Volume 2, 2007
Art, Religion, and Ethics Post Mortem Dei
Levinas and Dostoyevsky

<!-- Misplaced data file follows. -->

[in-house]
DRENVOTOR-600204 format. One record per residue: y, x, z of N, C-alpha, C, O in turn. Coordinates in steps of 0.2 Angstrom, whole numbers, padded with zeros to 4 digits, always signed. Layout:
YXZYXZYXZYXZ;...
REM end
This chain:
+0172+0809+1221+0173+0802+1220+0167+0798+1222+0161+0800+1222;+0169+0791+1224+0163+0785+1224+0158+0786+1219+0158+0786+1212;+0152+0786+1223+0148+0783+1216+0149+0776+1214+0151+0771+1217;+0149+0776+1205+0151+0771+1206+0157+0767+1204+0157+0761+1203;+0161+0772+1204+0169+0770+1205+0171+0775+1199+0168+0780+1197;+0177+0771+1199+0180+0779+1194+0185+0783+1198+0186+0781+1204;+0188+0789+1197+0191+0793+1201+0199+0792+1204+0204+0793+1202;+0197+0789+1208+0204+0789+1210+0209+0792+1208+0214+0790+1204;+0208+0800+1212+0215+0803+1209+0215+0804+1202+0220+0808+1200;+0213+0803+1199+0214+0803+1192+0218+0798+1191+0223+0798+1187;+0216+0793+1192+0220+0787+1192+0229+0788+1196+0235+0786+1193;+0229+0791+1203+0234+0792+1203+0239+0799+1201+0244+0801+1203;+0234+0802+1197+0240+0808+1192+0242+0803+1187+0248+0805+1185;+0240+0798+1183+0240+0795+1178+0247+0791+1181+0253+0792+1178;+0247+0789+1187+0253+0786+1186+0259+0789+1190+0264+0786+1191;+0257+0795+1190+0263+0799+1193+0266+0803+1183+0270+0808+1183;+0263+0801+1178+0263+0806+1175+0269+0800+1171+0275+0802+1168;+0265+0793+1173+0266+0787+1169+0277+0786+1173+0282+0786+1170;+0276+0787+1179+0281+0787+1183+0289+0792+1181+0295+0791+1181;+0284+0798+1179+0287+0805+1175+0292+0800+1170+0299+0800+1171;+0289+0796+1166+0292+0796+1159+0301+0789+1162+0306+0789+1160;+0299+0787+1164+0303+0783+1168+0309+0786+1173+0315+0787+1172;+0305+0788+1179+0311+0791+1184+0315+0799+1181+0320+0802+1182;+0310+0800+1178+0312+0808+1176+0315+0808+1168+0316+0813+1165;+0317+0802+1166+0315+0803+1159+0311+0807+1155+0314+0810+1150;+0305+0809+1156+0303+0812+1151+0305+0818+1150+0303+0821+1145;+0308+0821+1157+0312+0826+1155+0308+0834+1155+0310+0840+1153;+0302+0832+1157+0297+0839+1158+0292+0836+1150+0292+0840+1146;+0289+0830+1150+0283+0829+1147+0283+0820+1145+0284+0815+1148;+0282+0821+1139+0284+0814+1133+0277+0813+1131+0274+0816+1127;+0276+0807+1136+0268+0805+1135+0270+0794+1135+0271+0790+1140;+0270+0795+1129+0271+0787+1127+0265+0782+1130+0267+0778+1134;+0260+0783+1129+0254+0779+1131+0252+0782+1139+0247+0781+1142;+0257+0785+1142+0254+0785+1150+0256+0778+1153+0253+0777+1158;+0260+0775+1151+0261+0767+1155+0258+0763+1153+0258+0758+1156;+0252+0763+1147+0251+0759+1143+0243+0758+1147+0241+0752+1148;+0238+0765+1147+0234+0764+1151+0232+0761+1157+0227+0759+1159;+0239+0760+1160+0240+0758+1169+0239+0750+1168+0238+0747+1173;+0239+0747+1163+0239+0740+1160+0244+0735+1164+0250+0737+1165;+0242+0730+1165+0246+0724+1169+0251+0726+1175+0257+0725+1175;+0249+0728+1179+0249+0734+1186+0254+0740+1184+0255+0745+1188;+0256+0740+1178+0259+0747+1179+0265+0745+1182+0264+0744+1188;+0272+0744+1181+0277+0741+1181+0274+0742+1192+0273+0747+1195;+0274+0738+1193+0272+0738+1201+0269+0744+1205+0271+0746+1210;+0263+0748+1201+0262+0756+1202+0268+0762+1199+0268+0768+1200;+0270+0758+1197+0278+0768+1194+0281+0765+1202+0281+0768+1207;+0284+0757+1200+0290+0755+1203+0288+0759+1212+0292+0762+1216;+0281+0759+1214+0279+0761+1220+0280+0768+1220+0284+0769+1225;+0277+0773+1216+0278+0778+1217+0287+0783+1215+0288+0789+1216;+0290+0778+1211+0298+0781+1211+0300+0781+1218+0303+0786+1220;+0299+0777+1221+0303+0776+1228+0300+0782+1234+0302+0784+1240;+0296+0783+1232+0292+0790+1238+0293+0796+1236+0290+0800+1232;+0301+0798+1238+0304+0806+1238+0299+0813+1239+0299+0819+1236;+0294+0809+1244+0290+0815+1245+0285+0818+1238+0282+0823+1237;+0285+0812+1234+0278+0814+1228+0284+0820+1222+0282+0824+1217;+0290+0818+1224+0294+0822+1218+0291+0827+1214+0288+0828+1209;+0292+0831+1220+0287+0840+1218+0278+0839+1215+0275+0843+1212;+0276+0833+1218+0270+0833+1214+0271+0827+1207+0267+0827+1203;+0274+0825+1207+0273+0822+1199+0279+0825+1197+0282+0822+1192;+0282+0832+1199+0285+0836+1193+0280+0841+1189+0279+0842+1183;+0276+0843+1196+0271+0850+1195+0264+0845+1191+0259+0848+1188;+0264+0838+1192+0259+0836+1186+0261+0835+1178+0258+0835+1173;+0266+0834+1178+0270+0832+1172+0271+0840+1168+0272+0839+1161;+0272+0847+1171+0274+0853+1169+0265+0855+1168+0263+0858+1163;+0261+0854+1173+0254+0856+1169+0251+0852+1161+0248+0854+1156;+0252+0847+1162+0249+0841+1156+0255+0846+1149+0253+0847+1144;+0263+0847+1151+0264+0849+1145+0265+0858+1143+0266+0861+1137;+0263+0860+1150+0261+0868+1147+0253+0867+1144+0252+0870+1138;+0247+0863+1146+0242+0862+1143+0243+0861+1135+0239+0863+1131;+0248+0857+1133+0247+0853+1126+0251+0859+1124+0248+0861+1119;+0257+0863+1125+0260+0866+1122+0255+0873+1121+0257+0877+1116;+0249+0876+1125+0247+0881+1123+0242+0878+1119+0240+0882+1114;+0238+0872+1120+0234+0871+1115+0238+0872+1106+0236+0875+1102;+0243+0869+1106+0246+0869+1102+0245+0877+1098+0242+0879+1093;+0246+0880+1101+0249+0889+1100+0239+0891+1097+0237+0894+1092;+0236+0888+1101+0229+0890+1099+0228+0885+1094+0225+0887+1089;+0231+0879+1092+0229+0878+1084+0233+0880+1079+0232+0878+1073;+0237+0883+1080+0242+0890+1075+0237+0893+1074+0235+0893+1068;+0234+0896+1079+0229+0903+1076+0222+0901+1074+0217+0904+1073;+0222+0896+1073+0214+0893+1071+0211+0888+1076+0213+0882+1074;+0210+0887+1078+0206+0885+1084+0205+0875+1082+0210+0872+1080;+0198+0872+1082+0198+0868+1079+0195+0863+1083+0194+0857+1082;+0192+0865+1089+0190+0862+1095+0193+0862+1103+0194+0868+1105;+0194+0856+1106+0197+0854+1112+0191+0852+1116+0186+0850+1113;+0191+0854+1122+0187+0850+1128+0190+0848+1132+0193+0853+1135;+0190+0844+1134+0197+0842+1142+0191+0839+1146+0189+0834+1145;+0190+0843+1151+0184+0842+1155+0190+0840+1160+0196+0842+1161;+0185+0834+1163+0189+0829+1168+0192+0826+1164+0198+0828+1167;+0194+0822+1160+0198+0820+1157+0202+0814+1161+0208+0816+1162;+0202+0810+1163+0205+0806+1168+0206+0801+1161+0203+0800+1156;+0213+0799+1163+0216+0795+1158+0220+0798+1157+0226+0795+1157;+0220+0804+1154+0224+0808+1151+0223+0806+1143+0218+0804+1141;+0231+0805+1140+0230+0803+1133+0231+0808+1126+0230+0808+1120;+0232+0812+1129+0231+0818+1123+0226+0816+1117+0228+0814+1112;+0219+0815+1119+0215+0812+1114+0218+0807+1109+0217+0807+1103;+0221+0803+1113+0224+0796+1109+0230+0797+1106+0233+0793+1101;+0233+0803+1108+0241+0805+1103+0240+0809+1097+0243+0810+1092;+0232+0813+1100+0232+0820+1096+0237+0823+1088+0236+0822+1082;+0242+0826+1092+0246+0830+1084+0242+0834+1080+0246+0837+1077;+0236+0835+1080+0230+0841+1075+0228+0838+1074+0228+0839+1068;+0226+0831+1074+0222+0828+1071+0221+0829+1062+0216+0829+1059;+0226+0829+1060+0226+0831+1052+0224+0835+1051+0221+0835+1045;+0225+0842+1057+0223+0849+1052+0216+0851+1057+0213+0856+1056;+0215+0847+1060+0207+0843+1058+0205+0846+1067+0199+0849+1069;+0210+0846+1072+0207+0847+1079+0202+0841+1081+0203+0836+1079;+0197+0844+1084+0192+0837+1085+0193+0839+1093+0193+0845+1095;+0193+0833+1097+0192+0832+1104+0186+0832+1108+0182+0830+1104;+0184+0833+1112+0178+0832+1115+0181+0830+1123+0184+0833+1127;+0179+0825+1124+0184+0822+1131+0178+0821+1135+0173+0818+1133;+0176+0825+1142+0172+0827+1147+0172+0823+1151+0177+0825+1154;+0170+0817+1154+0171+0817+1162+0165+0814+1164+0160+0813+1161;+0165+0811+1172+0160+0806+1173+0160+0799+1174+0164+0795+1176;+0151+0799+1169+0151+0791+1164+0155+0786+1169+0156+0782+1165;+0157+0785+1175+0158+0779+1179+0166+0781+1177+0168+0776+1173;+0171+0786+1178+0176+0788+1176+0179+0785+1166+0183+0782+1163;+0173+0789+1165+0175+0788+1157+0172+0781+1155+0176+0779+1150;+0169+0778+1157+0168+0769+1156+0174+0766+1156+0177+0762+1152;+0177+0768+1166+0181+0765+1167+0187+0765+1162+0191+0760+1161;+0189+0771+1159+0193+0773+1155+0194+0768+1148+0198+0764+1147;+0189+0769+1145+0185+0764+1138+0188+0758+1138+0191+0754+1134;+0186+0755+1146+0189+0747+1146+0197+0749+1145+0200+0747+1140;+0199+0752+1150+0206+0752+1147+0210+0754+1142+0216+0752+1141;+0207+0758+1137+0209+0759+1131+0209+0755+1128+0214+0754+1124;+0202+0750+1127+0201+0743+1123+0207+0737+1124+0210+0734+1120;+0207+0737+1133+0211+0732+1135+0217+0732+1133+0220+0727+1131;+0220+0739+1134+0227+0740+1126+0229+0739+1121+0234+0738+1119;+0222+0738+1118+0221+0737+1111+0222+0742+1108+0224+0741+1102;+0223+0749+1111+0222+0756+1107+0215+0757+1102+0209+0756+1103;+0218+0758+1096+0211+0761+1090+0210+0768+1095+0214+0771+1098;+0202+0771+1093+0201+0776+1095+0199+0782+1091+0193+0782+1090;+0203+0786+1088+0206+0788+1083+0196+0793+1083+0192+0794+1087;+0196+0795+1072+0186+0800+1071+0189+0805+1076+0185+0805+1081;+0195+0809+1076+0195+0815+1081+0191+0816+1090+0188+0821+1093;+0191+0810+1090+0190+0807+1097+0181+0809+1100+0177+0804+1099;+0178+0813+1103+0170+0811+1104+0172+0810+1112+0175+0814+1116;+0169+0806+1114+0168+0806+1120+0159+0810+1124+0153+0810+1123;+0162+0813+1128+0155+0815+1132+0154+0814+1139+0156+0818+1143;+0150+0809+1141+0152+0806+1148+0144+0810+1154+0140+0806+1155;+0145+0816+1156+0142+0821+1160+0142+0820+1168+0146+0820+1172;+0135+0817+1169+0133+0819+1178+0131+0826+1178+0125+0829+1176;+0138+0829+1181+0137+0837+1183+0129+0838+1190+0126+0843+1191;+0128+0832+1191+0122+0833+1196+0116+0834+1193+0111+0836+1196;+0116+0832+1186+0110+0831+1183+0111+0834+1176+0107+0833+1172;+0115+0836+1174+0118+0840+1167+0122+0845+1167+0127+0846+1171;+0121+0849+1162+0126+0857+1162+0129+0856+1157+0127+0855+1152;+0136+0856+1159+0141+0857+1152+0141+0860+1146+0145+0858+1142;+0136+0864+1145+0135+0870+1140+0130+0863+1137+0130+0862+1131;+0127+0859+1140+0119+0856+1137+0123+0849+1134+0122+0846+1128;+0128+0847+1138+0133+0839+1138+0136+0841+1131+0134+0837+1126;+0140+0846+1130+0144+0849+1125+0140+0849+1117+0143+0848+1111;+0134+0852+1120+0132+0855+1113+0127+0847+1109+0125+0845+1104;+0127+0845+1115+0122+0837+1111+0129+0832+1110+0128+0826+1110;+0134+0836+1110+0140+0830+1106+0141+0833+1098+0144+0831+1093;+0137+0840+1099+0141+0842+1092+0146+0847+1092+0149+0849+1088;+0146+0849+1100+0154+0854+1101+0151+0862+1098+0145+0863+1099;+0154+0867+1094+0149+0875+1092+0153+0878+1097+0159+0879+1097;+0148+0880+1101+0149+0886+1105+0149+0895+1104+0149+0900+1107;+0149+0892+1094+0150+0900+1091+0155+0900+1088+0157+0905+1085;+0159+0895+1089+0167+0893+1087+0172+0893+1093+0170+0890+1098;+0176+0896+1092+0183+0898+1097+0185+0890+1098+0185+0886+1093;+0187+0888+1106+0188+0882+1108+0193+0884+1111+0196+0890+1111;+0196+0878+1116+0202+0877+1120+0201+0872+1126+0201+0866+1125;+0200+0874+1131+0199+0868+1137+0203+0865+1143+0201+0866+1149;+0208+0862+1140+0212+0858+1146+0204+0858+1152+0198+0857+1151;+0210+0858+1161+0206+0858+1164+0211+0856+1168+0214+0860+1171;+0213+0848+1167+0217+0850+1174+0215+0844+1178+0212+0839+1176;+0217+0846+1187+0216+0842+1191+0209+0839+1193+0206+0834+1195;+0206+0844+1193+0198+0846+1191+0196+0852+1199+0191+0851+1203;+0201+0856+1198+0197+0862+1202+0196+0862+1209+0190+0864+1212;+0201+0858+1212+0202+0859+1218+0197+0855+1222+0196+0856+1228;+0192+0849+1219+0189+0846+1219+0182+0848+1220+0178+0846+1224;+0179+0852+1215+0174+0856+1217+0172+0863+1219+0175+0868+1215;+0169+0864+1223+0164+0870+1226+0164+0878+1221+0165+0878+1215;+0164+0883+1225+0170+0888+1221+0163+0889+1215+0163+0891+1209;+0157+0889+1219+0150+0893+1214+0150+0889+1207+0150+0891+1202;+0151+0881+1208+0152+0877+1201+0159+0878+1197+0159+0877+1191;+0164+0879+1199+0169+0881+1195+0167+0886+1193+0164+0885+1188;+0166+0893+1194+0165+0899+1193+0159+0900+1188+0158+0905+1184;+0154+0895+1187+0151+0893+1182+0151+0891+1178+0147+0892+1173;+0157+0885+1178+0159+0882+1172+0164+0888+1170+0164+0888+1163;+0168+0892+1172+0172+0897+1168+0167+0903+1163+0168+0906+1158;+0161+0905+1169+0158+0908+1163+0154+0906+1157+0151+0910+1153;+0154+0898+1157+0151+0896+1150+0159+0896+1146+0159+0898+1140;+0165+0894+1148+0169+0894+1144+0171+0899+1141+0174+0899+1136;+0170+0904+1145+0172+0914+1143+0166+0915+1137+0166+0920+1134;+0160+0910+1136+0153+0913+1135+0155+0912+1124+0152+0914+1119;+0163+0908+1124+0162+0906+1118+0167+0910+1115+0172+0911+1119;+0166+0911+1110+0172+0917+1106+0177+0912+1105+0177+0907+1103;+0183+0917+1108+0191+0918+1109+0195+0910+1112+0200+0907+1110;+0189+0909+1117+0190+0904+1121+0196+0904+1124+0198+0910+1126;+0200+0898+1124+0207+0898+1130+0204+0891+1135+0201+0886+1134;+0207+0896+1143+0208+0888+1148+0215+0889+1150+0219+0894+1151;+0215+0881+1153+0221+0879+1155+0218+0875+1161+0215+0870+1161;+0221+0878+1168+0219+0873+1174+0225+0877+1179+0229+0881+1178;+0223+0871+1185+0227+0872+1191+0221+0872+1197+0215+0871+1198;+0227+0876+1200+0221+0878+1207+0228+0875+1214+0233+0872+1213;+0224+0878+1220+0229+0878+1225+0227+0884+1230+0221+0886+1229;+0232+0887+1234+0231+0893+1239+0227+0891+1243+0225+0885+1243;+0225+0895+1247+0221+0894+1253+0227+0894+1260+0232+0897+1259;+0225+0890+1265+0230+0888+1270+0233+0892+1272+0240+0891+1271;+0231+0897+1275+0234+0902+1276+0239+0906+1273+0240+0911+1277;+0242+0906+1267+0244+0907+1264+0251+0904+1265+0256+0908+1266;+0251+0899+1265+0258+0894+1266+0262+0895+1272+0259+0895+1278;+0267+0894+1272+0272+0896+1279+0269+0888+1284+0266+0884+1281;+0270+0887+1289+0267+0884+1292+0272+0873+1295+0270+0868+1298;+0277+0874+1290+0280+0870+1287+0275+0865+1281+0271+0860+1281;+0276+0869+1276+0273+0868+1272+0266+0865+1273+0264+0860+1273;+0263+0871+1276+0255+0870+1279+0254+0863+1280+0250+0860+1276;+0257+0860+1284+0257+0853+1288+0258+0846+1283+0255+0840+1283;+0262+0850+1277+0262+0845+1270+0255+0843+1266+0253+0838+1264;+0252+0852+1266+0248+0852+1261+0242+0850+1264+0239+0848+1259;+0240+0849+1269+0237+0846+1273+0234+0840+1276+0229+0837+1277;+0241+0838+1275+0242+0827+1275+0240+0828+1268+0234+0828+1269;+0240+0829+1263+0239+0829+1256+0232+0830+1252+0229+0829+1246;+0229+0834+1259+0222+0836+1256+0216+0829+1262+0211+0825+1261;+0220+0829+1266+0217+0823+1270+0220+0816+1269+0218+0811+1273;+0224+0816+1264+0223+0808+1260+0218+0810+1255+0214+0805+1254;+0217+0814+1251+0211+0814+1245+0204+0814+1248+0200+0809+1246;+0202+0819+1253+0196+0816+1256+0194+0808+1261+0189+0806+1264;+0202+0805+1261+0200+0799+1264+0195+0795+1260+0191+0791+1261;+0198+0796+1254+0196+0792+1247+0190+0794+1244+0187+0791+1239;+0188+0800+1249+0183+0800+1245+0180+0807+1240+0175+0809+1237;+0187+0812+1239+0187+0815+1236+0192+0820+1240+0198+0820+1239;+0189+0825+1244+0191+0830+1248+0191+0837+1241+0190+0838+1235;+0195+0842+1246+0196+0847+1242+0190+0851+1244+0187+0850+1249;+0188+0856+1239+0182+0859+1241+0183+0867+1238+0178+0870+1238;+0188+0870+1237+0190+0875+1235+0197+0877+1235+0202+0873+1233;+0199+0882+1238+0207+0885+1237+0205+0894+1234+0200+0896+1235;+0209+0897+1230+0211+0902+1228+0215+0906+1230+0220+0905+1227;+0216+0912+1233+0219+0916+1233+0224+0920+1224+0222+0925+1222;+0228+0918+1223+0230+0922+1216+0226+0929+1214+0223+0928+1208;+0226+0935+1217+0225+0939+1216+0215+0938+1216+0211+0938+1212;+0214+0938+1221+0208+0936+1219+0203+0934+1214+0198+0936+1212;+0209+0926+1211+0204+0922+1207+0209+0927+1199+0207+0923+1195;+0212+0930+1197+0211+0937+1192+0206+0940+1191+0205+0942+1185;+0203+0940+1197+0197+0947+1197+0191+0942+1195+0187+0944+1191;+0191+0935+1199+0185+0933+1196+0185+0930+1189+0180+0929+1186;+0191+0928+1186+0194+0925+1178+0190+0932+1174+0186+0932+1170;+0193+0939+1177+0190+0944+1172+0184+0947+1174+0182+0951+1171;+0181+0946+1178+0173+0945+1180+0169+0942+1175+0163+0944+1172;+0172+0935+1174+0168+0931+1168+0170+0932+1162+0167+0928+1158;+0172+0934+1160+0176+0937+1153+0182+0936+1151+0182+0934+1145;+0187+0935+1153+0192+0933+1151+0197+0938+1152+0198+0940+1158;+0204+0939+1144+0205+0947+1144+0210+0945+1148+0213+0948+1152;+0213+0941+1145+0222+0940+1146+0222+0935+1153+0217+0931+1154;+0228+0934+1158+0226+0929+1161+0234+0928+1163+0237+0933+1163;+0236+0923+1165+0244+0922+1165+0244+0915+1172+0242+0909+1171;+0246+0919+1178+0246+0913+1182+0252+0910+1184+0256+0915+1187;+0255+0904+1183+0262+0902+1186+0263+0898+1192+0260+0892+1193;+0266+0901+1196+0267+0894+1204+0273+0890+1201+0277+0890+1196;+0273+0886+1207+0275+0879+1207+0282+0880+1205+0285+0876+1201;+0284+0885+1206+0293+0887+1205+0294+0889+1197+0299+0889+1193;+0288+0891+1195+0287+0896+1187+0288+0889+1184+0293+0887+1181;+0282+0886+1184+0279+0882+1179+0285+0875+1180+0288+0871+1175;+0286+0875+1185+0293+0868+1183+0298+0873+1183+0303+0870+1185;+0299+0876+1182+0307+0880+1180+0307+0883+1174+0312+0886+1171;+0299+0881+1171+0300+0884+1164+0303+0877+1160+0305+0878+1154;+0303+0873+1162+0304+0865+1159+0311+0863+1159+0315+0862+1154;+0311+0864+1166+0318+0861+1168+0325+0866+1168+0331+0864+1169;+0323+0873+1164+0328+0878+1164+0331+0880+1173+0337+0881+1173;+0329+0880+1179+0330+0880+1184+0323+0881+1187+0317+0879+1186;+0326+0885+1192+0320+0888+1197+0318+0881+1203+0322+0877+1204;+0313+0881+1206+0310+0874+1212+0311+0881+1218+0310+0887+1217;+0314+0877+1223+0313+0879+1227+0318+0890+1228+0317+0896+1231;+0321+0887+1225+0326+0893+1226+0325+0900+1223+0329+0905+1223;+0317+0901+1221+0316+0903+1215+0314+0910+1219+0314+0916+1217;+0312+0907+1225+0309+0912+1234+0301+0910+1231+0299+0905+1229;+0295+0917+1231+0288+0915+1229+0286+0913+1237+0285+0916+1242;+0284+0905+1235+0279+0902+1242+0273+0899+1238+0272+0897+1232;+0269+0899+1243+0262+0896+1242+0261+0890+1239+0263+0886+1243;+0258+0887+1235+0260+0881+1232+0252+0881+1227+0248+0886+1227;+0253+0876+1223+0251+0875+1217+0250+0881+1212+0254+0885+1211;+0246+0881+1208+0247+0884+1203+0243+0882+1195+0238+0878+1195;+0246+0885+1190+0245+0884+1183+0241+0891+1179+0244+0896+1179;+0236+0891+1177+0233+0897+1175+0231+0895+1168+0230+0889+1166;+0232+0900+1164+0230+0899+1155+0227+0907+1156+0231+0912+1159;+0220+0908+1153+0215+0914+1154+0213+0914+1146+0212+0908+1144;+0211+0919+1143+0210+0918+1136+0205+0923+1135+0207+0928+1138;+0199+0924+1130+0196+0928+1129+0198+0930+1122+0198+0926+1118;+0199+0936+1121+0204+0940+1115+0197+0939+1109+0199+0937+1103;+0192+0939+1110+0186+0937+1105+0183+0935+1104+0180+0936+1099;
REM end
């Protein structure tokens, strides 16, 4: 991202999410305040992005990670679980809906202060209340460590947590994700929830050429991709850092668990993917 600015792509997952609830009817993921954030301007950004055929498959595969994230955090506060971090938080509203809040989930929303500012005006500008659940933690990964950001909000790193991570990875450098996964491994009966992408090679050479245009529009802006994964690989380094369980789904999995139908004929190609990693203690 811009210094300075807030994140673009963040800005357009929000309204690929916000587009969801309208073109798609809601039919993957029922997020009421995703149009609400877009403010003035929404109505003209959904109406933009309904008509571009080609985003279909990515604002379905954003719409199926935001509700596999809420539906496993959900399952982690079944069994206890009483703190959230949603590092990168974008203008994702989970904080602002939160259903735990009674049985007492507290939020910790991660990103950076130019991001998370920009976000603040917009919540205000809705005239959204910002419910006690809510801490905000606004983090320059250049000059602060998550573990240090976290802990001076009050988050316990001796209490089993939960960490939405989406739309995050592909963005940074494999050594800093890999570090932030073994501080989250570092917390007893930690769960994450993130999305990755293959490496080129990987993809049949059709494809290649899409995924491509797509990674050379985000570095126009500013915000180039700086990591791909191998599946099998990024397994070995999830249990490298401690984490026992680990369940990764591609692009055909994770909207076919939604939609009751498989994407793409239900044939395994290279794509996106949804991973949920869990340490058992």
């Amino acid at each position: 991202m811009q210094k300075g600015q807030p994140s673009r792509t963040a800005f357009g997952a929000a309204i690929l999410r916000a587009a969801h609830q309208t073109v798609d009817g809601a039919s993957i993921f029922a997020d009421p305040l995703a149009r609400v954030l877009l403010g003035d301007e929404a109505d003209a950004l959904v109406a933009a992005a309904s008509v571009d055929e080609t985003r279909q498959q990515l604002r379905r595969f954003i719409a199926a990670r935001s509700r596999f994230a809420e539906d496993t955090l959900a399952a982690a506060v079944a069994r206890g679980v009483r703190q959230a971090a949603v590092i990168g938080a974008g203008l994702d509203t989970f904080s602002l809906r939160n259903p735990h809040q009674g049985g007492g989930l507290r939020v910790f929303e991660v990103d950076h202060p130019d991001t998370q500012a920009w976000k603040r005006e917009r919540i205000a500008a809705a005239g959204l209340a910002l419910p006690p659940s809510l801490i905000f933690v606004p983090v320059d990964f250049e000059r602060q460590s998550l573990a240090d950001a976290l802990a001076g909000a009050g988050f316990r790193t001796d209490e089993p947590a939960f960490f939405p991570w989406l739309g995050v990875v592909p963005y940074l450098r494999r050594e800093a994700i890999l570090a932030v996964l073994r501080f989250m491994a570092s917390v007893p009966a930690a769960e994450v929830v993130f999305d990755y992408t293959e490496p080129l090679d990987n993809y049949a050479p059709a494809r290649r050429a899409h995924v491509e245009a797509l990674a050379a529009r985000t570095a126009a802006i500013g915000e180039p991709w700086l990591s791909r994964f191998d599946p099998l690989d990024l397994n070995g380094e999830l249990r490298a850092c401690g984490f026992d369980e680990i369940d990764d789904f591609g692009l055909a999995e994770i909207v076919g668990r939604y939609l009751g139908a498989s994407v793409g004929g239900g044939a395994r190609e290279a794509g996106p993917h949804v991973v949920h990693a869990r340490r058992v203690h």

Discussions of the sources for Levinas’s philosophy have tended to focus on Greece and the Bible to the neglect of his Russo-Lithuanian cultural heritage. Almost no work has been done examining the impact of Russian literature on Levinas’s thinking. The present essay seeks to overcome this neglect by examining the influence that Dostoyevsky in particular exerted on the development of Levinas’s philosophy. I am aware that the notion of “influence” is philosophically vague, and not something whose truth can easily be ascertained. Might there be nothing more than simply a confluence between the thinking of Dostoyevsky and that of Levinas? Could it be that Levinas was attracted to the work of Dostoyevsky because he found there what he was already looking for? Although Levinas credits Dostoyevsky with introducing him to philosophy, it would be facile to draw the conclusion that St. Petersburg occupies as important a place in Levinas’s intellectual itinerary as Athens or Jerusalem. Dostoyevsky provided neither an ontology nor any of the “pre-philosophical experiences” (EI 24) on which, according to Levinas, all philosophical thought rests. But he did give Levinas a way to think about art, religion, and, most importantly of all, ethics after the Holocaust, an event that more than any other, according to Levinas, demonstrated the absolute failure of philosophical theodicy. It was Dostoyevsky, I submit, rather than the Bible, the Greeks, or Kant who taught Levinas that the moral imperative, addressed to the singular existing individual, supersedes the religious imperative, whose validity is placed in question by the suffering of innocents and the absence of the all-powerful and providential God of theism.